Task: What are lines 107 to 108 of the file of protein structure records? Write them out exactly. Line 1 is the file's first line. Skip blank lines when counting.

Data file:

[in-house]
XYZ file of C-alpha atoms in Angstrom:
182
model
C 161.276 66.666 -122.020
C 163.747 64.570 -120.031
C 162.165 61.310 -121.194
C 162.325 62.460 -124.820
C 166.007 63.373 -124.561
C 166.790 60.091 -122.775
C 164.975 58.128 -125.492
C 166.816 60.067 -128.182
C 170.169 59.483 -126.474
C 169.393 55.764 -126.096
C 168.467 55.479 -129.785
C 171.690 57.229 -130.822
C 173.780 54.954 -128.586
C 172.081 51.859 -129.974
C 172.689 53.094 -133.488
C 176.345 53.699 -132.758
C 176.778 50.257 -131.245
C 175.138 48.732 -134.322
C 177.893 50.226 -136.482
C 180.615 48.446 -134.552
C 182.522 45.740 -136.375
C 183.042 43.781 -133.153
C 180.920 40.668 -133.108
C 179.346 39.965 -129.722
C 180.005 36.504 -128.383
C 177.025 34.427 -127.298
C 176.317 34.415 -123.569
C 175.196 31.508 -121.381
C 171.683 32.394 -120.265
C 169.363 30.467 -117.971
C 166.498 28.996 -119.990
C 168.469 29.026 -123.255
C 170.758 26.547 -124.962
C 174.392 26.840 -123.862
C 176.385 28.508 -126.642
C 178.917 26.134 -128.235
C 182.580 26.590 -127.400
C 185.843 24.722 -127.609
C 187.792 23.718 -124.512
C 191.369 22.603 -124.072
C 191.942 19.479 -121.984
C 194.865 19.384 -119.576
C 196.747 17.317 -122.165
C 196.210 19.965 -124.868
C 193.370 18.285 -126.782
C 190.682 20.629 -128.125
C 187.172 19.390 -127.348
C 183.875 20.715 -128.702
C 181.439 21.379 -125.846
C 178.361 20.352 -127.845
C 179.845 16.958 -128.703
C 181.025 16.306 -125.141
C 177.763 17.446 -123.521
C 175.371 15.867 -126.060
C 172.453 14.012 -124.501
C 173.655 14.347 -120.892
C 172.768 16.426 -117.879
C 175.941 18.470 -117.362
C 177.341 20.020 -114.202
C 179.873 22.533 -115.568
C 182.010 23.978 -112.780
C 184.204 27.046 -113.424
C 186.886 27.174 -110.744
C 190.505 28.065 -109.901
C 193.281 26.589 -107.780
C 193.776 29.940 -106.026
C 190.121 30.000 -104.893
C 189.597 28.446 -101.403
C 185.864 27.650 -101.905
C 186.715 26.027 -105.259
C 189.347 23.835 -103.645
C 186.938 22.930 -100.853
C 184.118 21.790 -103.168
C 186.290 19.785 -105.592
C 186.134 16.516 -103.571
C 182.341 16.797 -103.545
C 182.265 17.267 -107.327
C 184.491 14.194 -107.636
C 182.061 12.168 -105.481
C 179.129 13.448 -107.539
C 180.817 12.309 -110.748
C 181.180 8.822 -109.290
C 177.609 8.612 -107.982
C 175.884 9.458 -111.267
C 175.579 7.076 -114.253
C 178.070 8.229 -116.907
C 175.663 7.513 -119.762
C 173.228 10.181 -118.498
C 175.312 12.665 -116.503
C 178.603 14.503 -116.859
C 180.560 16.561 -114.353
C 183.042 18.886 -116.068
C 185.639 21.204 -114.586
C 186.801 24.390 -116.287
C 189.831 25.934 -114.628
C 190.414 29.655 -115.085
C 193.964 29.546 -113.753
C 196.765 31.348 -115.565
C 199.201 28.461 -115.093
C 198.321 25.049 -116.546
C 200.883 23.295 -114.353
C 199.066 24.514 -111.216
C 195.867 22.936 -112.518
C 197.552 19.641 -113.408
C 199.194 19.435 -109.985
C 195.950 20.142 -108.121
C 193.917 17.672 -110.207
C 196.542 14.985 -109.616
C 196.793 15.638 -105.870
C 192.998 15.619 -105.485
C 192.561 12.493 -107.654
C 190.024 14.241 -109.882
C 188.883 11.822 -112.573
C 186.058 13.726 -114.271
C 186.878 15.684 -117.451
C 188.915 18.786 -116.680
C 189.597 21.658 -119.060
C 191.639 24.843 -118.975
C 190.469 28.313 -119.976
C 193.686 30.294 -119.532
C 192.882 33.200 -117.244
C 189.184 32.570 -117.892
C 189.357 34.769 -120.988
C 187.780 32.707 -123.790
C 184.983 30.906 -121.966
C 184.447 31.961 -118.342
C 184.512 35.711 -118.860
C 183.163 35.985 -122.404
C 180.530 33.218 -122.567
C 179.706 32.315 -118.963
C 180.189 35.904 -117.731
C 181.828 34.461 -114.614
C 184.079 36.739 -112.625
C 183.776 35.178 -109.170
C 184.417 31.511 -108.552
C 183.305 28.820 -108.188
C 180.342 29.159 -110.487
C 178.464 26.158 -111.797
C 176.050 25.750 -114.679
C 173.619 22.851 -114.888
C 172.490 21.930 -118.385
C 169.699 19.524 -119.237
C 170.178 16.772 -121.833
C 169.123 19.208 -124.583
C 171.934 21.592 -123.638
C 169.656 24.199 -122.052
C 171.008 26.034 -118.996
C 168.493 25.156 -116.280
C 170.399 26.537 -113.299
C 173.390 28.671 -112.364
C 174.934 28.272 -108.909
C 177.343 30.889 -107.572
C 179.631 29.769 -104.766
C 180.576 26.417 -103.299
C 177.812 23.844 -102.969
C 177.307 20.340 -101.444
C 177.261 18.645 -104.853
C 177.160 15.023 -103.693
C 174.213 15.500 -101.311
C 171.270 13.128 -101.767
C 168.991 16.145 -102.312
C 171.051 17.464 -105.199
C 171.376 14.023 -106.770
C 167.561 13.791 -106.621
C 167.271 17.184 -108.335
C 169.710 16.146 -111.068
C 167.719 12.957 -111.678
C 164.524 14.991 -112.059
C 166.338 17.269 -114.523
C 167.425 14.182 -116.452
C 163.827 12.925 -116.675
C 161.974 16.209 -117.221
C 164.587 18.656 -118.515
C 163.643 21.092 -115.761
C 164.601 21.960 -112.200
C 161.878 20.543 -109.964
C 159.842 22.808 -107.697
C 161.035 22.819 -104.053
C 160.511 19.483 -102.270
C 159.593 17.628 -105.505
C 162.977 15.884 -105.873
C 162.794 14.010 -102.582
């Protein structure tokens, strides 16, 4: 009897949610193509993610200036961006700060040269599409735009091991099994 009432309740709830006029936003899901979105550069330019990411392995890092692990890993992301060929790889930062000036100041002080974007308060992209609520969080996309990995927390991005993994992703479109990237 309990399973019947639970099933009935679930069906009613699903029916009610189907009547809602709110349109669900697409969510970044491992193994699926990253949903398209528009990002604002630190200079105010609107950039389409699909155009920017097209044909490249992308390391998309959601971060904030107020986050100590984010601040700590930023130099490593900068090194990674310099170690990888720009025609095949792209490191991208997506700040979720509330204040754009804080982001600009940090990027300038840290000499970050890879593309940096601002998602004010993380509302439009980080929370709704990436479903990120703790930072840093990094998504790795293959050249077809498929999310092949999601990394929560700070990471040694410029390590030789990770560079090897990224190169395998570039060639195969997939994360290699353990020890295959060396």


C 195.867 22.936 -112.518
C 197.552 19.641 -113.408